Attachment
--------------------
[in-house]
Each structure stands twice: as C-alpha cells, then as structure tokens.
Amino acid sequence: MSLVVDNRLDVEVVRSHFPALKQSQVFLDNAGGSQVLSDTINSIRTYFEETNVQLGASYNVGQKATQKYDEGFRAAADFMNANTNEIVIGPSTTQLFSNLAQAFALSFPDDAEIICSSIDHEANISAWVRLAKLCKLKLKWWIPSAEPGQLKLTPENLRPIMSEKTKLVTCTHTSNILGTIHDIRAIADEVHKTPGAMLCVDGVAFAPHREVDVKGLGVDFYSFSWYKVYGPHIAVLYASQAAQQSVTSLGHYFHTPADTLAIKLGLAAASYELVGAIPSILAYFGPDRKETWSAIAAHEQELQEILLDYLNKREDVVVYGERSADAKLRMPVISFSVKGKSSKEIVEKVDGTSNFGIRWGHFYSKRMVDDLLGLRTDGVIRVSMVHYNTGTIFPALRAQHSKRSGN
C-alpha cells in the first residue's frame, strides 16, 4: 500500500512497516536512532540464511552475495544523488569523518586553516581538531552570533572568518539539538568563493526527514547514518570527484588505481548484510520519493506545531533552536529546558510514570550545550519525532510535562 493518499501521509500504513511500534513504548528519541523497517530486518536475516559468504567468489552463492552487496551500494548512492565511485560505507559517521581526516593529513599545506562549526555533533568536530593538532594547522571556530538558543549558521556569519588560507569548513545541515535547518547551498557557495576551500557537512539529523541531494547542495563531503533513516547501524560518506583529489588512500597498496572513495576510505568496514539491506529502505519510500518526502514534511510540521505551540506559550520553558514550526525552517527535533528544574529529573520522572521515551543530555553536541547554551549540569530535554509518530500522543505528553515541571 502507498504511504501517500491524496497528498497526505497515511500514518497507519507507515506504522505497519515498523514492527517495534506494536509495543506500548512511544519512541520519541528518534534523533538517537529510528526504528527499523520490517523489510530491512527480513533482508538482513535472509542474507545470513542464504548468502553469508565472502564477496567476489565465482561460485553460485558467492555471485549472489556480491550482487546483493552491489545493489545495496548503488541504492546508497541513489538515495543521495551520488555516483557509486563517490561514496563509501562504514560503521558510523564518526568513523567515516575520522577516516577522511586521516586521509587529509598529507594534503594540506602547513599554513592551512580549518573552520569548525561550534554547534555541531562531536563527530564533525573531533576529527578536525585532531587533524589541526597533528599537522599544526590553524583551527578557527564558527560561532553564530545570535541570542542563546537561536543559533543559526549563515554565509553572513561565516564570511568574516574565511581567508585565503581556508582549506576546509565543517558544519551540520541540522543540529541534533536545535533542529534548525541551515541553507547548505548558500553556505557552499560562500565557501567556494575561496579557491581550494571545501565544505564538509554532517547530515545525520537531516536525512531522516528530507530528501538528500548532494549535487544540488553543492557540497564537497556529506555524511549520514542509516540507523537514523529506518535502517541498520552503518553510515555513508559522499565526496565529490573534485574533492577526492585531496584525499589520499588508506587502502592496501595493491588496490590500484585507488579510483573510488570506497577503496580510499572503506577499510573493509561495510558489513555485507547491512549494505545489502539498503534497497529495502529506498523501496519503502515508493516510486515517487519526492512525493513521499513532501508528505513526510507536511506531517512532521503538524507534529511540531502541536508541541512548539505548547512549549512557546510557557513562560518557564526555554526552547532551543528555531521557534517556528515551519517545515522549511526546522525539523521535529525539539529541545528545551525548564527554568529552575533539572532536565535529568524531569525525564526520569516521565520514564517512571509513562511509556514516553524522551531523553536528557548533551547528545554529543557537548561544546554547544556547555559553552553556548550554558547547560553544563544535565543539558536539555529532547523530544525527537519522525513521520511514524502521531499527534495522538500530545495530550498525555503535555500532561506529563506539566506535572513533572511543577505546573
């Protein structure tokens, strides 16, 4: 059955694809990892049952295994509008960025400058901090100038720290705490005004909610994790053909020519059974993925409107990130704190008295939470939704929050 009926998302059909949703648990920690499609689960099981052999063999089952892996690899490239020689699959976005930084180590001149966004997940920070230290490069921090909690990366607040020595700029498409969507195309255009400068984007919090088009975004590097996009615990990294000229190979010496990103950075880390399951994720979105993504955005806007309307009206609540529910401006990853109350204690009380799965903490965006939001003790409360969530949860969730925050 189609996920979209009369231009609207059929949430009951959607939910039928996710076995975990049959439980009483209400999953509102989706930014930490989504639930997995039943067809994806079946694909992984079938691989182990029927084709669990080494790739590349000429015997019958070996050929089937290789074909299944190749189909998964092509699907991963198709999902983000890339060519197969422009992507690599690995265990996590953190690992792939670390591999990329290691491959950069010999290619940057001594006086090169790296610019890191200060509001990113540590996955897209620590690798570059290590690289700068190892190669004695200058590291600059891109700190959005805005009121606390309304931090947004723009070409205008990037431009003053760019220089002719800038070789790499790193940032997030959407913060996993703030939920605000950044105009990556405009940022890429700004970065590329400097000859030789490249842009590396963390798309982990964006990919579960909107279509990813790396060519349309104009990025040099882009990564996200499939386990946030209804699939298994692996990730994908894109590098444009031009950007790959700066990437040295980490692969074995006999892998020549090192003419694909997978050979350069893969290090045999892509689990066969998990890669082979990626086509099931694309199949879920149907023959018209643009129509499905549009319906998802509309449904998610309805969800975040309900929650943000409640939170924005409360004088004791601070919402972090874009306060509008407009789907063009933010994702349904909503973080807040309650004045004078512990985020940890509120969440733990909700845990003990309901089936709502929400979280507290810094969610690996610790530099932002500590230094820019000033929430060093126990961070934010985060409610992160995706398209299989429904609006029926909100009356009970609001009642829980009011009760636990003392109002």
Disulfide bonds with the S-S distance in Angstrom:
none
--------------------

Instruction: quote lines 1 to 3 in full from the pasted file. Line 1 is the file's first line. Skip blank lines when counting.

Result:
[in-house]
Each structure stands twice: as C-alpha cells, then as structure tokens.
Amino acid sequence: MSLVVDNRLDVEVVRSHFPALKQSQVFLDNAGGSQVLSDTINSIRTYFEETNVQLGASYNVGQKATQKYDEGFRAAADFMNANTNEIVIGPSTTQLFSNLAQAFALSFPDDAEIICSSIDHEANISAWVRLAKLCKLKLKWWIPSAEPGQLKLTPENLRPIMSEKTKLVTCTHTSNILGTIHDIRAIADEVHKTPGAMLCVDGVAFAPHREVDVKGLGVDFYSFSWYKVYGPHIAVLYASQAAQQSVTSLGHYFHTPADTLAIKLGLAAASYELVGAIPSILAYFGPDRKETWSAIAAHEQELQEILLDYLNKREDVVVYGERSADAKLRMPVISFSVKGKSSKEIVEKVDGTSNFGIRWGHFYSKRMVDDLLGLRTDGVIRVSMVHYNTGTIFPALRAQHSKRSGN